Communication at Work: Management and the Communication-Intensive Organization

Communication at Work: Management and the Communication-Intensive Organization

Communication at Work: Management and the Communication-Intensive Organization

Communication at Work: Management and the Communication-Intensive Organization

Synopsis

Communication pervades virtually everything managers do. What most people mistakenly assume about communication can and does limit their effectiveness, professionally and personally. Communication is much harder "work" and more complicated than people realize. Concrete advice and thought-provoking questions show how to be a more effective communicator. Executives, researchers, and upper level and graduate students of management, human relations, and human resources, organizational behavior, leadership, and communication will find this volume instructive and illuminating.

Excerpt

This book explores what it means to "talk about things." Talking about things takes us outside ourselves, stretching the tethers of our consciousness as far as words will take us. Talking about things brings others nearer so that they may share some of our hopes, our laughter, our fears, our dreams, our selves -- as near as words can bring them. In an important sense, talking about things, in one form or another, is the only way that we humans can accomplish anything of lasting value. Talking about things, in this sense, is the thing. Everything. All we have.

Things are the way they are, and what they are, because of the way we talk about them. This includes the subject and practice of human communication. An important thesis in this book is that the very act of opening our mouths on the subject of communication can embed subtle yet compelling "lessons" about communicating that seriously reduce our effectiveness as communicators. An additional important thesis is that many of today's most pressing organizational and management challenges -- leadership, empowerment, shaping organizational culture, building effective teams, and managing change -- hinge on communication activities, and can best be understood and met in terms of communication and communicating. Overarching the entire discussion is the premise that most people and most managers seriously underestimate just how much hard work it is to communicate effectively, and that that perspective keeps them from being effective communicators -- which, for managers, means that they'll consequently be ineffective at leadership, empowerment, shaping organizational culture, building effective teams, and managing change.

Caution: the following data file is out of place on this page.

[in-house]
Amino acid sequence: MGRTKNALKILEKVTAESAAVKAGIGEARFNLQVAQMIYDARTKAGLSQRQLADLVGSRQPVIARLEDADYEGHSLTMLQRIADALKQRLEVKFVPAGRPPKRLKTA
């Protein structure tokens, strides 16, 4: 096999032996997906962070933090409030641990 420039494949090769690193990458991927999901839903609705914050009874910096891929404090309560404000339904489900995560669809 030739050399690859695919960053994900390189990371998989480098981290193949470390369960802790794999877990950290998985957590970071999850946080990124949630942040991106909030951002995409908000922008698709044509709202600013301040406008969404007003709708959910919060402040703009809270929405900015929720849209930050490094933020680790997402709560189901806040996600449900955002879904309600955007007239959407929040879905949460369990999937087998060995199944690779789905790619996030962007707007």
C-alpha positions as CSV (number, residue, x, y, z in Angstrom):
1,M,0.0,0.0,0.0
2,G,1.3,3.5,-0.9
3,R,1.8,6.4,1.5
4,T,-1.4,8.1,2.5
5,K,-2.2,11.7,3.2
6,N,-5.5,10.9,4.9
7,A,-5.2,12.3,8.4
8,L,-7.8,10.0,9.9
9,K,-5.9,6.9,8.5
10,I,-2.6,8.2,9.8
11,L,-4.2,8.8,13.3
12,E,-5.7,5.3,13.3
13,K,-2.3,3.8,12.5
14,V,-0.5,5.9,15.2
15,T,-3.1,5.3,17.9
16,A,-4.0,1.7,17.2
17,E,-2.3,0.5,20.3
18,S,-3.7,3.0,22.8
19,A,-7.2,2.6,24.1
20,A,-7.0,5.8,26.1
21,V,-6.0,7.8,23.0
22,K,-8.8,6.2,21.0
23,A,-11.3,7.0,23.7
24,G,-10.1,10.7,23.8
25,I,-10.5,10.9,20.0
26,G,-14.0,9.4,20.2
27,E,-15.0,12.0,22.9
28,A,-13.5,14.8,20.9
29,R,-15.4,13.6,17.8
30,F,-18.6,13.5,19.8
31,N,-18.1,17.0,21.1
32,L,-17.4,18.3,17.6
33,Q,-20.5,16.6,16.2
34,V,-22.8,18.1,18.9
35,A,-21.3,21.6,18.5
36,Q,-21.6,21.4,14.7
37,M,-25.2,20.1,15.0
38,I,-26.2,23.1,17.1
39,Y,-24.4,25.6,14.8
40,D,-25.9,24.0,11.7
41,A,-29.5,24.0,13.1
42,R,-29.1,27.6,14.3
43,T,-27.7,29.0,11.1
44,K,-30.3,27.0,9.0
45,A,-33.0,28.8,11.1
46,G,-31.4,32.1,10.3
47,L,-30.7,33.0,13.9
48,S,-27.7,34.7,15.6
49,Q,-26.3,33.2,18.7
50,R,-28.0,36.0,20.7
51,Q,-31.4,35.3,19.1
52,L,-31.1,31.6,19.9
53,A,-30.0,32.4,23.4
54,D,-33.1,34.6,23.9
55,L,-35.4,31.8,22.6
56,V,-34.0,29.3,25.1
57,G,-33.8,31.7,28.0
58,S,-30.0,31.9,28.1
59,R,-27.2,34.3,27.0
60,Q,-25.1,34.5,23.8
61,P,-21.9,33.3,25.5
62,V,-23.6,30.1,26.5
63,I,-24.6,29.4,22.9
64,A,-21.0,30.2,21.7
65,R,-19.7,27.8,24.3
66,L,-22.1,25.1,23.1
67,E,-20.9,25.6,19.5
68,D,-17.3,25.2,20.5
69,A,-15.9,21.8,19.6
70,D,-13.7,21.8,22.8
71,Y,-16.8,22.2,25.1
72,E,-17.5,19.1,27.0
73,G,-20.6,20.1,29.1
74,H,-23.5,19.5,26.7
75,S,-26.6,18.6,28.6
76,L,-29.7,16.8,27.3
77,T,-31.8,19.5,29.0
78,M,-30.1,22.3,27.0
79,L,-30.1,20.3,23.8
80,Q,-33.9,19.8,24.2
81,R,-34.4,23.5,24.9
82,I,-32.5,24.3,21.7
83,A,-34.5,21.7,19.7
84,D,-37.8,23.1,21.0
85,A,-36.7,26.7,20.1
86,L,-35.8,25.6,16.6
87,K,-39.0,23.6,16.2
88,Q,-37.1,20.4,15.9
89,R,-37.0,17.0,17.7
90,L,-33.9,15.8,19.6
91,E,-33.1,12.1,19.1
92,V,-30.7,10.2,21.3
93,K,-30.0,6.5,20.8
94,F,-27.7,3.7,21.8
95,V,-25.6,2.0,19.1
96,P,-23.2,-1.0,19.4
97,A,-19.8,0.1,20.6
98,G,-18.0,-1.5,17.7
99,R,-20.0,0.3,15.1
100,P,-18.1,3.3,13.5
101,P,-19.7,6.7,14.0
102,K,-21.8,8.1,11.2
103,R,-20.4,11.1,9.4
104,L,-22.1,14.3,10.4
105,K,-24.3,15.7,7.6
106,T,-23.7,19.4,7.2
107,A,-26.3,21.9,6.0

All of this stems in large part from the way we "talk about things," especially communication. This book approaches communication in ways that will challenge many of the most taken-for-granted -- and mistaken -- assumptions that people hold about the subject. When we're done, I hope you'll look at the power of words -- of "talking about things" -- differently than before.

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